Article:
Arizona and Kansas Exploit Supreme Court Loophole

    October 12, 2013
    Bennett Rieser
    Comments are off for this post.

Earlier this year, the Supreme Court struck down an Arizona law that required voters to present proof of their United States citizenship in order to vote in local as well as federal elections.

The New York Times reports that Arizona has agreed to comply with the Supreme Court’s ruling, even though the state has planned to join Kansas in the utilization of a loophole the Court left open. In their decision, the Justices indicated that although Congress’ power over federal elections was paramount, the same power does not apply to state elections.

Kansas and Arizona are, together, suing the Election Assistance Commission under the argument that federal voter registrations should demand proof of citizenship. Arizona attorney general Tom Horne said of the demands for proof that “If you require evidence of citizenship, it helps prevent people who are not citizens from voting, and I simply don’t see a problem with that.”

On Monday, Horne told Arizona election officials that separate voter rolls should be created for those who filled out the state form and those who filled out the federal form In what would be called a “two-tiered system.” A separate ballot would be used for federal elections where citizenship proof is not required, while state elections would require that proof. Democrats had hoped the increased turnout would continue a push to retake local offices from Republicans, who have been the main policy-makers in recent years.

The executive director of Promise Arizona in Action, Petra Falcón, said of the new system that “It’s another veiled attempt at discouraging young voters, low-income voters, Latino voters from entering the electoral process.” On the other side, spokesperson Matt Roberts, speaking for Arizona secretary of state Ken Bennett, said “We have a hard enough time already to get people to go to the right voting place… The last thing any poll worker wants is to have to tell someone who might be voting for the first time why they can’t vote for governor.” Roberts added that Bennett is a proponent of requiring proof of citizenship for all elections.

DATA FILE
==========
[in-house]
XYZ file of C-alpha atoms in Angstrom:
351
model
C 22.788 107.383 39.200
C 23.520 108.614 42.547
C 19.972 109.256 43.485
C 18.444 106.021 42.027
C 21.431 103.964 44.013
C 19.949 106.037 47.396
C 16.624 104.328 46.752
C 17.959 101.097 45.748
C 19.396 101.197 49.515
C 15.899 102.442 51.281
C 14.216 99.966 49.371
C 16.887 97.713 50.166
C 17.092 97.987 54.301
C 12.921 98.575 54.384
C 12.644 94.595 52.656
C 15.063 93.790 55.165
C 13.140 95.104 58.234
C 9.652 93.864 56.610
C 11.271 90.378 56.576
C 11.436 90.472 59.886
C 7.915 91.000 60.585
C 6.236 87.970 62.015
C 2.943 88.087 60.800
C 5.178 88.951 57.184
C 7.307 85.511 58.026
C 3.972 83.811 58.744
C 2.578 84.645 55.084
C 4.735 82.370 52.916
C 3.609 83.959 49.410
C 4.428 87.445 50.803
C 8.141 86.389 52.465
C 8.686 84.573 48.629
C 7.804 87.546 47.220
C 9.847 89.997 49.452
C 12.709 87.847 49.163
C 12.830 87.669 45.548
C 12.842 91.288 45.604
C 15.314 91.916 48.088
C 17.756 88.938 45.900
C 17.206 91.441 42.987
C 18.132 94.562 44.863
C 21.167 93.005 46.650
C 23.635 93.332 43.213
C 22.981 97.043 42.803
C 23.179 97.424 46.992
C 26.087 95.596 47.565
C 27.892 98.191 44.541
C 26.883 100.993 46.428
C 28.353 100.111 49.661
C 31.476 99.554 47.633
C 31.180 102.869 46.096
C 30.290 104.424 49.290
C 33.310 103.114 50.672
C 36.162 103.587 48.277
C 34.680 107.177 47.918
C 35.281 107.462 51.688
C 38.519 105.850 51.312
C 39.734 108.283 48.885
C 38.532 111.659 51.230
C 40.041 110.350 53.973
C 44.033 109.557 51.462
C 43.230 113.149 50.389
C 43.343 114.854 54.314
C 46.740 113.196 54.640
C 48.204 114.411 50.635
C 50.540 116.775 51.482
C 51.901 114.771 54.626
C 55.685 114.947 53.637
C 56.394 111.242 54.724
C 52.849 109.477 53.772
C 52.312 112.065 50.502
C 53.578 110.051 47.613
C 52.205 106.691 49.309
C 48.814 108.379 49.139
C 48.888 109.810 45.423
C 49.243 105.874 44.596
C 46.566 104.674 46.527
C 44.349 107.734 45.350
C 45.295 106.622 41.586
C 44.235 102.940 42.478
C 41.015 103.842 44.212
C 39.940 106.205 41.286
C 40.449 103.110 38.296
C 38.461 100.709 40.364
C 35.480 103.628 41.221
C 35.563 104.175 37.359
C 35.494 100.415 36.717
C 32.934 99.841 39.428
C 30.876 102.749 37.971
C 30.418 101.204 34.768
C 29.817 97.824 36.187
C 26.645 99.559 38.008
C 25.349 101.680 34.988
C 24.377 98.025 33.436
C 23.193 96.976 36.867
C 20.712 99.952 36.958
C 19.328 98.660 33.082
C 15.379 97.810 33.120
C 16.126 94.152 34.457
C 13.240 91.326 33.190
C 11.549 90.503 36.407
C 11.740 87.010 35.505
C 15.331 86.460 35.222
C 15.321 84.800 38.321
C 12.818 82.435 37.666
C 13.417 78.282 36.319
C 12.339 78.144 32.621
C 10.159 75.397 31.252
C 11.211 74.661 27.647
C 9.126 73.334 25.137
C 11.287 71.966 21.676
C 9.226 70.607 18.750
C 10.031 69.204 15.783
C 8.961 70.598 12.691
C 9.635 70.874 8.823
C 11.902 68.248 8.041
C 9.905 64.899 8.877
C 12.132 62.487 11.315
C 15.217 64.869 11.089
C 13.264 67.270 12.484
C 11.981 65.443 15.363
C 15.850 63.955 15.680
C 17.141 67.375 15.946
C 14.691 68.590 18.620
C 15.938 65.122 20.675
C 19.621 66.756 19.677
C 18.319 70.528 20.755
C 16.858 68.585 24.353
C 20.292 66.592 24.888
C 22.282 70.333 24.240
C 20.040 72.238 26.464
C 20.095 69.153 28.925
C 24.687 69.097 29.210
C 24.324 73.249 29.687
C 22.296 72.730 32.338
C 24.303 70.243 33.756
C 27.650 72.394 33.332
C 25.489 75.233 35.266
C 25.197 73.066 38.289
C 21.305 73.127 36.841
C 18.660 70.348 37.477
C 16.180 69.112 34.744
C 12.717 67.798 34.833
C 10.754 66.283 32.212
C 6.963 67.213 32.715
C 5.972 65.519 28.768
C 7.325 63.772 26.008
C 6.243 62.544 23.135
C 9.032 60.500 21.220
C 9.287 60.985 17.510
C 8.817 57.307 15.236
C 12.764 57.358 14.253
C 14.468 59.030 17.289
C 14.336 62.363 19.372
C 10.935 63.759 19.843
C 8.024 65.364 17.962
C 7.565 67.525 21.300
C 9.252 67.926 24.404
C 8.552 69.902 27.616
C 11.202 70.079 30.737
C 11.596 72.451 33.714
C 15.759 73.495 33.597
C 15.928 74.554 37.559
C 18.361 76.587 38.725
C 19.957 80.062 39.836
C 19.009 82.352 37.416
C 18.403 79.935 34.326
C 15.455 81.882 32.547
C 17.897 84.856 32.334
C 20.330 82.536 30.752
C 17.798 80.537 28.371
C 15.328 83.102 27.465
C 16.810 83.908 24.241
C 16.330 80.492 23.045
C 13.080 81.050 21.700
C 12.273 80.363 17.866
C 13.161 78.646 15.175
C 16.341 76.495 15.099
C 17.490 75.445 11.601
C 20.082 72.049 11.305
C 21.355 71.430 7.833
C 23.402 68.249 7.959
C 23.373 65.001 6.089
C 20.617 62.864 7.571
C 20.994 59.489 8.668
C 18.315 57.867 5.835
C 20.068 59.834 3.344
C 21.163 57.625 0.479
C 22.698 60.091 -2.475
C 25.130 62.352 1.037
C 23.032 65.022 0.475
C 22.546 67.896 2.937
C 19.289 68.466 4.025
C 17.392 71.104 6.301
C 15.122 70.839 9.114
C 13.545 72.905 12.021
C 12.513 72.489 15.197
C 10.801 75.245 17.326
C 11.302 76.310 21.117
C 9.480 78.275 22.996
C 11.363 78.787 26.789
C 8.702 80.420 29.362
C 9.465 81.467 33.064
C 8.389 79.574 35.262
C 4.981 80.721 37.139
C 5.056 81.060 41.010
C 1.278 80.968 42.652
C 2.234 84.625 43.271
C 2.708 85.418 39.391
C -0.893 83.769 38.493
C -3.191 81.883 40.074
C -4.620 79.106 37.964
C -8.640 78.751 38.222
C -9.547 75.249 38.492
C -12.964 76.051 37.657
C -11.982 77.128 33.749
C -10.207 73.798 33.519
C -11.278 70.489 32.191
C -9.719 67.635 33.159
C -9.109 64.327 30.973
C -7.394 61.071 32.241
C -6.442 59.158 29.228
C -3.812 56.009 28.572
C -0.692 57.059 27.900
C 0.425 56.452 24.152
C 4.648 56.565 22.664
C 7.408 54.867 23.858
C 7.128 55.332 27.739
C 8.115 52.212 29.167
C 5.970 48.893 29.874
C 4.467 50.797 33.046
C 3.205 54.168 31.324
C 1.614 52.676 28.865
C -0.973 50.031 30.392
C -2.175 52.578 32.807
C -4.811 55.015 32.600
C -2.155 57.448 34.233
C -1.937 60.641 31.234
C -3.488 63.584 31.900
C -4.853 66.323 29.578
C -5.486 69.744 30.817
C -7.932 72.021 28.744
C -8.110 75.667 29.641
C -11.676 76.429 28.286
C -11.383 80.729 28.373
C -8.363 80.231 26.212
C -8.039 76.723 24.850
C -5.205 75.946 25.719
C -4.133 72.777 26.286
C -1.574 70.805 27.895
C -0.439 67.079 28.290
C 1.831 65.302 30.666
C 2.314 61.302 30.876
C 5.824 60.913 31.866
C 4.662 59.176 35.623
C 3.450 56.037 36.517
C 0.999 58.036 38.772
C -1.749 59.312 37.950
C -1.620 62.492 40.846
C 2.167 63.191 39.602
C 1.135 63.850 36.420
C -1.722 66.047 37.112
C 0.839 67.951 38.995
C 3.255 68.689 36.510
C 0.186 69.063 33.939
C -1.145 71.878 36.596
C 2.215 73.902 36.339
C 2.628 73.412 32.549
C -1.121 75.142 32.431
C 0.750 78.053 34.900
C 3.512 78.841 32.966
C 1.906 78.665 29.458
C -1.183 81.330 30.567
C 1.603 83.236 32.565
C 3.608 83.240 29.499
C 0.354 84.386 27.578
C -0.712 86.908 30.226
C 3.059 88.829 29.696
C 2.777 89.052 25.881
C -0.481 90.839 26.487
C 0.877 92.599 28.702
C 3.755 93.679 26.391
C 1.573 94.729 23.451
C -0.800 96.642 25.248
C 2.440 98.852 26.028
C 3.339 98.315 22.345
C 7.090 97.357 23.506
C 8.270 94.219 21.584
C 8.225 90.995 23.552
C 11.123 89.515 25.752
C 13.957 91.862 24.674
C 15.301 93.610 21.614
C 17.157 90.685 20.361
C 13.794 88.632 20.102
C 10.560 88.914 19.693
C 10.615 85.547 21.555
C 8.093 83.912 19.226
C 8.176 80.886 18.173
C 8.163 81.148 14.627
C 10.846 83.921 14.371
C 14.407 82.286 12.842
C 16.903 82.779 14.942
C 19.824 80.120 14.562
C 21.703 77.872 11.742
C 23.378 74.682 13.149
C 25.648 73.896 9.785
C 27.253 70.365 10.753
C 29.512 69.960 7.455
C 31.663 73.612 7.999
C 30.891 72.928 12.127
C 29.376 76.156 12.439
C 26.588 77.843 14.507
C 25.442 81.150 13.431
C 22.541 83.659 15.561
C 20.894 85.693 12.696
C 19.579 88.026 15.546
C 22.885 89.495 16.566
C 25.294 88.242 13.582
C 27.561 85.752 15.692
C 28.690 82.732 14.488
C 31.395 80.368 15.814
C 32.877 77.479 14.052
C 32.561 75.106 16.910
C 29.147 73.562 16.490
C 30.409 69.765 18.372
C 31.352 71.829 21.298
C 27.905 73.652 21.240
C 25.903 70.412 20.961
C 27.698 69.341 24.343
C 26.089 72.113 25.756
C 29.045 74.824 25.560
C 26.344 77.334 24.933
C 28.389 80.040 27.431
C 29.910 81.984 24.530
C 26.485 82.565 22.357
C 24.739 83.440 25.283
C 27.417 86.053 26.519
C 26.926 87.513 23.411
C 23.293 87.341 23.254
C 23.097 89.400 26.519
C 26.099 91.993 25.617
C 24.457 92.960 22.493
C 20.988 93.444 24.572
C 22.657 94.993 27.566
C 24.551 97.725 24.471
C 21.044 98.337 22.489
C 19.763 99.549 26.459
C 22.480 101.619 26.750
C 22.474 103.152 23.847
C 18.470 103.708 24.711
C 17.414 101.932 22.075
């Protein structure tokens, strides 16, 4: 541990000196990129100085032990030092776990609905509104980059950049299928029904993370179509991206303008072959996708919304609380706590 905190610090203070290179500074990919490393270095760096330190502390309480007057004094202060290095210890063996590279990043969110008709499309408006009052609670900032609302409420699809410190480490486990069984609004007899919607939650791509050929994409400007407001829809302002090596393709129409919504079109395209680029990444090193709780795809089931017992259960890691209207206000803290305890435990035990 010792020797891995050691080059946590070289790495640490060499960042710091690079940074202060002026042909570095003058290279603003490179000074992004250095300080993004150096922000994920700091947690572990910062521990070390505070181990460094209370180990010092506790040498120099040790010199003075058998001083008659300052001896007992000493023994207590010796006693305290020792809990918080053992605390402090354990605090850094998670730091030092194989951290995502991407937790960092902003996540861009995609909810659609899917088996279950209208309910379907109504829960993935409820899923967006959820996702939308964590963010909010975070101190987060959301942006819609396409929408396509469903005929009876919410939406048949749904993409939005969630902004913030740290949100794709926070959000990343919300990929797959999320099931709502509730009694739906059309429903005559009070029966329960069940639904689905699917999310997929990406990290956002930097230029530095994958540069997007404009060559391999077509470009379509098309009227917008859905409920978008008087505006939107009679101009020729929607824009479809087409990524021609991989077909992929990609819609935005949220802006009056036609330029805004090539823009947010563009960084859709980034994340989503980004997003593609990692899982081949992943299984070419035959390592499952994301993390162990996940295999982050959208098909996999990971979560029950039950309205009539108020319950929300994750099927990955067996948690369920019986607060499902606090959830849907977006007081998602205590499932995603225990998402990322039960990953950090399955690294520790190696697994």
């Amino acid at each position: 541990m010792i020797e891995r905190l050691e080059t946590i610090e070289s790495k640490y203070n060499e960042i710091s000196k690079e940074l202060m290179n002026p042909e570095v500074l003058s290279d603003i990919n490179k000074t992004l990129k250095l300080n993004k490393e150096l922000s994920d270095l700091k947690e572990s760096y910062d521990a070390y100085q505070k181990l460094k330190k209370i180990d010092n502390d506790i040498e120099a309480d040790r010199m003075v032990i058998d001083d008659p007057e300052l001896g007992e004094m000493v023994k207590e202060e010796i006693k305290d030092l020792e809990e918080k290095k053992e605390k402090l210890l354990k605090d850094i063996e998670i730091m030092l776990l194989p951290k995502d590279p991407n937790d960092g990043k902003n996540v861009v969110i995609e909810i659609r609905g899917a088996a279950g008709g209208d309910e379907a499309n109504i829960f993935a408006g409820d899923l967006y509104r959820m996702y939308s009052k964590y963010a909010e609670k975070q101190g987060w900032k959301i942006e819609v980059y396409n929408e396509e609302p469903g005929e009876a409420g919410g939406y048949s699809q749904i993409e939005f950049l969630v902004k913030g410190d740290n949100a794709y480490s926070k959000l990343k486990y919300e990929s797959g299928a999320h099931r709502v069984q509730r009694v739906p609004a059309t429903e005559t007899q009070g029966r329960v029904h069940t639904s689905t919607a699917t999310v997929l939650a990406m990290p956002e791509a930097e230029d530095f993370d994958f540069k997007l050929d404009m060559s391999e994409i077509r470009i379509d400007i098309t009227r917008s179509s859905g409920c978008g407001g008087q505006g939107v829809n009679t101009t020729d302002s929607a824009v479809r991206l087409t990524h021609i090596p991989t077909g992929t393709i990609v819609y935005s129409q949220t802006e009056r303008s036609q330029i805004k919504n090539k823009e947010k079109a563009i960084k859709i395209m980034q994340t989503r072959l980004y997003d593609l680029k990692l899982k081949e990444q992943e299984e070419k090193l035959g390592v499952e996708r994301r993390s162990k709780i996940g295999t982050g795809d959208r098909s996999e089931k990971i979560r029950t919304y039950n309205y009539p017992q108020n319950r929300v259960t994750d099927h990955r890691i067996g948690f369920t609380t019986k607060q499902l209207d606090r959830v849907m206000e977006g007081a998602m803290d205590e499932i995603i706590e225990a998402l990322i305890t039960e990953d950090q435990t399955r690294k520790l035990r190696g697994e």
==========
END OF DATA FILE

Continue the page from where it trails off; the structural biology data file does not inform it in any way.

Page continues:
This development is the latest in the political jousting match over voting rights since the 2012 presidential election. Where Democrats would seek to make voting easier and increase turnout among the minority groups that make up their base, Republicans would require proof of citizenship.

If you want to read the full Times story, you can find it here.

[Image via an ABC News YouTube report from last year about the illegal immigration problem]
  • http://yahoo gina

    I think the judges have forgot that this is America and that many people have died to keep this land free and to up hold our constitution and if your not a American then you should not have a vote, There is no country anywhere in the world that would let you vote if you were not a citizen, so we need to start with removing these judges that think anyone from anywhere can vote, wake up America while we still have time to stop this craziness.

  • Henry Yarborough

    What you fail to realize is that these types of rules tend to disenfranchise the poor. Sometimes deliberately so. In fact considering that the states attempting these tactics are usually red states I might think these are also deliberate attempts to keep the poor from voting. In this and other countries, I see a lot of manipulative behavior, and outright lies (which are easily debunked). What’s surprising to me is that usually the people that accept the rhetoric won’t do the research themselves. They’re deliberately ignorant.

    I see a lot of people walking or riding a bicycle lately. Not because they want to, but because they have to. I expect to see quite a few more in the near future. The way things are going, you and I may be next.

    • E R

      When you look just a few miles to the south, Mexico REQUIRES that everyone voting in an election MUST show proof of a government, non-counterfeitable, apprved ID Card. And many Mexicans come to the US because of job opportunities. If they are so poor in Mexico that they want to come to the land of freebies, why can’t we require that every voter in the US have a Government approved, non-counterfeitable ID card as wel? Please don’t try to play the ‘disenfranchise the poor’ card without looking into the facts.